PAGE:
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Not surprisingly, a lot of heat escapes through walls. If you have cavity walls - and about half the houses in this country do, you could reduce your fuel bills by up to one third by installing cavity wall insulation. If your home was built after the early 1930's you probably have a cavity, although houses built after 1980 will have been insulated as they were built.
Cavity wall insulation is a job for specialist contractor and is NOT one you can do yourself. Ask a reputable contractor who specialises in cavity wall insulation to carry out a survey on the suitability of your house for cavity wall insulation. Be sure that the firm you ask is on the British Standards Institution's Registered Firms List, and undertakes to carry out its survey and subsequent work to British Standards BS 5617 and 5618, or can show you a current British Board of Agrement Certificate for its work.
If you are unsure about how to select a firm, or want further advice, contact your local Energy Efficiency Advice Centre (EEAC) on 0800 512 012. There are a network of EEACs throughout the UK, which are partially funded by the Government via the Energy Saving Trust and provide free, impartial energy efficiency advice.
If, when the contractor has surveyed your house, he finds that because of the
location, or the nature of construction of the external walls, it is not suitable for insulation, or it is suitable only for particular insulation materials, it is his duty to tell you.
Insulating cavity walls is a straightforward job which can be done in a day. The professional installer will use specialist equipment to inject insulating material from outside into the cavity by drilling small holes in the wall. It should cause little disruption, and best of all, is surprisingly inexpensive considering the amount it will save you in the long run. Various types of insulating material can be used - foam, mineral wool (rock or glass), or polystyrene beads. Of these, mineral wool is by far the most common. The cost depends on the type of material used and the size of your house.
Many firms give guarantees but be sure to read the small print. The Cavity Insulation Guarantee Agency (CIGA) gives a 25 year guarantee that any defect in materials or workmanship in connection with the installation by a member installer will be rectified without charge to you. My advice would be to insist on a CIGA guarantee and not to use firms who are not registered with this scheme. An installers own guarantee is of little use to you if the company subsequently goes out of business, but the CIGA guarantee is underwritten so you are protected even if the company who carried out the work is no longer trading.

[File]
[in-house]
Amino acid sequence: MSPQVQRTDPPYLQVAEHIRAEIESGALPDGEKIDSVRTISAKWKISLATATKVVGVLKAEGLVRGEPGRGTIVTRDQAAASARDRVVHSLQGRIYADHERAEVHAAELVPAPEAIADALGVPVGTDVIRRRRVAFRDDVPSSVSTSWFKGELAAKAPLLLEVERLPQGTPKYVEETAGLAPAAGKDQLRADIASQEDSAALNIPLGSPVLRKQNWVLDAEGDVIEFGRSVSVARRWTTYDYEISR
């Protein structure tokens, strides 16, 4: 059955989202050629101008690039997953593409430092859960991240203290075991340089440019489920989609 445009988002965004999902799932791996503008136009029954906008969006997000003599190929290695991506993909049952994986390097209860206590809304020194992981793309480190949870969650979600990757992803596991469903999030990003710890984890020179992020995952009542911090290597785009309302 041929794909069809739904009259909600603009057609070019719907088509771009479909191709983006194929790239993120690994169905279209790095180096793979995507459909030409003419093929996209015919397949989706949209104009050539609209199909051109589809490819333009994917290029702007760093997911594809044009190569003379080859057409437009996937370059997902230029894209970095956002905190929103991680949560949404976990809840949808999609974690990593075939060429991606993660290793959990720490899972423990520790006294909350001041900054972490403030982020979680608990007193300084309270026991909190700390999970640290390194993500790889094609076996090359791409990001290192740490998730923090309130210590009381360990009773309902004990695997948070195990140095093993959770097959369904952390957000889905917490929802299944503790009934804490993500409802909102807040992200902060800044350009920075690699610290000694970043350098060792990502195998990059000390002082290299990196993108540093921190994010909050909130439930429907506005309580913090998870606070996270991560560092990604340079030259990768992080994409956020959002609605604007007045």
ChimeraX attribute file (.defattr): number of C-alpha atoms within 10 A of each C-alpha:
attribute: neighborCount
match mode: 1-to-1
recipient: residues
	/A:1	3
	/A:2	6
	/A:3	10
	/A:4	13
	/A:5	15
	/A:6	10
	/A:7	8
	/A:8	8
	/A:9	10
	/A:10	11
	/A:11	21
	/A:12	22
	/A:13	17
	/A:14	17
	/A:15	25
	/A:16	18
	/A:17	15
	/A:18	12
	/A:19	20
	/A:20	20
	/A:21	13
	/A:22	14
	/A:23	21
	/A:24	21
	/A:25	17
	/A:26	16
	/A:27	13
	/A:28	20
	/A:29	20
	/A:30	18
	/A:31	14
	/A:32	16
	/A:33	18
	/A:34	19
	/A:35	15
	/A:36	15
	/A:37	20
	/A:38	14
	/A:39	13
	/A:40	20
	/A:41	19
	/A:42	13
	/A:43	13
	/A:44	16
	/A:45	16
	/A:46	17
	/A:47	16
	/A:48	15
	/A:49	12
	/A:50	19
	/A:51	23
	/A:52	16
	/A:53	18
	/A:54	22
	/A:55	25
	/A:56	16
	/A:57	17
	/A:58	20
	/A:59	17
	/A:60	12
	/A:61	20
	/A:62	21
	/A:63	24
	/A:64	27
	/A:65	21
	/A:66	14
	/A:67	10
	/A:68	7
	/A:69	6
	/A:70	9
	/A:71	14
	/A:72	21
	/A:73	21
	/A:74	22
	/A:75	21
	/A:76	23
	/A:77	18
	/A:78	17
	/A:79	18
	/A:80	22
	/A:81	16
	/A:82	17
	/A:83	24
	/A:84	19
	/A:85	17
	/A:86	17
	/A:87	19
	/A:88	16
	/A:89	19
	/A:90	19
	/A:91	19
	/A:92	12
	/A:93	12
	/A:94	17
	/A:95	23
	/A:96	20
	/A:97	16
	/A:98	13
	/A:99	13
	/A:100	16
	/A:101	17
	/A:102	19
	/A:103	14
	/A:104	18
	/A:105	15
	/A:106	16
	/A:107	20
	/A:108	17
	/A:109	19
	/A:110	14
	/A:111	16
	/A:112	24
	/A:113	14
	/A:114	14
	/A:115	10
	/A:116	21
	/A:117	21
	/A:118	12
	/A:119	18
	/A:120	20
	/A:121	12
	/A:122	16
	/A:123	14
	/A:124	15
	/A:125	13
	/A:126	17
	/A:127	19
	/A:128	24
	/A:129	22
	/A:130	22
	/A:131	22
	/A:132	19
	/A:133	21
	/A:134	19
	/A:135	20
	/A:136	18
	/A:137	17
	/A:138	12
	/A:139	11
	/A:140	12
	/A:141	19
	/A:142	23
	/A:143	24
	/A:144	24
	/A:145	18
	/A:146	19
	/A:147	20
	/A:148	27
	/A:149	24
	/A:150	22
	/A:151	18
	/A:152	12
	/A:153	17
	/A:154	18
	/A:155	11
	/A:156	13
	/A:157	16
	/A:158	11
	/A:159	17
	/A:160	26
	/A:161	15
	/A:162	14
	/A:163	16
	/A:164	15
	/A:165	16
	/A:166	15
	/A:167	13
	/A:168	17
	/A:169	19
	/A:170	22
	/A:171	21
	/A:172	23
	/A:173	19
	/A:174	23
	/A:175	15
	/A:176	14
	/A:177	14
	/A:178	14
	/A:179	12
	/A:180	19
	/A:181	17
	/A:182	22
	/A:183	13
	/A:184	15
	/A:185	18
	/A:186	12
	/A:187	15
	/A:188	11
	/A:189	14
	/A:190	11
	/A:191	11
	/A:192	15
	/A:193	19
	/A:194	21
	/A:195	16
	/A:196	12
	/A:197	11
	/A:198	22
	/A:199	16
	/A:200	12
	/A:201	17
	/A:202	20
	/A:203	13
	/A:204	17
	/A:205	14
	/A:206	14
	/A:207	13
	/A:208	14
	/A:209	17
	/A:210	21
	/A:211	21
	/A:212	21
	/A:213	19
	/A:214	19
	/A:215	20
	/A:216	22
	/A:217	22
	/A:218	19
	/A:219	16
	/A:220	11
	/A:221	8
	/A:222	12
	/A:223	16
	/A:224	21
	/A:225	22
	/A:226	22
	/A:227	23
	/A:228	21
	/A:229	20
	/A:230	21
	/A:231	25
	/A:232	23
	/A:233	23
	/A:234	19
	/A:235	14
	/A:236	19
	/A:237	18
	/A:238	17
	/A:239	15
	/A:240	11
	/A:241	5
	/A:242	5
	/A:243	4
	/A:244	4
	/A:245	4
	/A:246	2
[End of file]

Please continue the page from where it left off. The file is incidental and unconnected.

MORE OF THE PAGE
There may be circumstances when the Local Authority's permission is required before the work can be carried out, so be sure to tell your local authority before work starts. Most installers give the proper notification automatically. Make sure that the one you choose gives you a copy of his notification.
If you have cavity wall insulation installed at the same time as a heating system, it may be possible to save on the size and cost of the latter.
How soon you get your money back depends on the size of your house; how many outside walls you have; which part of the country you live in; how expensive your fuel is and how much fuel you use. The faster fuel prices rise after you have installed insulation, the better the investment is. For an average property a payback period of under 5 years is likely. In fact, cavity wall insulation is one of the most effective energy efficiency measures you can invest in, much more effective than say double glazing which can typically take up to 20 years to pay for itself.
Burning fossil fuels - coal, gas, oil and petrol - either directly, or to generate electricity, releases carbon dioxide (CO2) which is the main "greenhouse gas" contributing to the threat of global warming. Over a quarter of the CO2 produced in the UK comes from energy used in the home. Most of us are using much more energy than we need to, and are therefore producing unnecessary CO2 emissions as well as being responsible for producing oxides of sulphur and nitrogen, compounds which add to the problem of acid rain which is harmful to wildlife and to our built heritage. So, by installing cavity wall insulation, not only will you be saving money and living in a more comfortable home, you will be having less impact on the environment that your children will inherit.
Finally, there are various Government grants and other incentives (for example through the fuel suppliers or your Local Authority) in the UK which can help towards the cost of cavity wall insulation and other energy efficiency improvements. Households on low income with children under 16 years old, or in receipt of certain disability related benefits, or householders who are over 60 and in receipt of certain benefits may be entitled to a grant under the Home Energy Efficiency Scheme which could cover the full cost of the work. Even those on higher incomes may eligible for discounts or grants from time to time. Check with your local Energy Efficiency Advice Centre first before ordering any work.
I work for an insulaation company and feel I must comment upon some Inaccuracies to this article. Firstly the payback is 12-18 months, average semi saves £170-200 a year. Secon, EVERY home is entiled to a Carbon Emissions Reduction Target Grant of 50% regardless of income, and an average semi costs £200 with the grant paying the rest.. Free insulation is through the Warm Front Scheme in England, HEES is Wales only.
darkangelwing 28.08.2006 05:12
Good review(-: ...........Darko
LouZ 06.03.2003 16:43
Excellent op full of very useful advice. I'llcertainly keep this in mind for when I can eventually afford to buy a place of my own!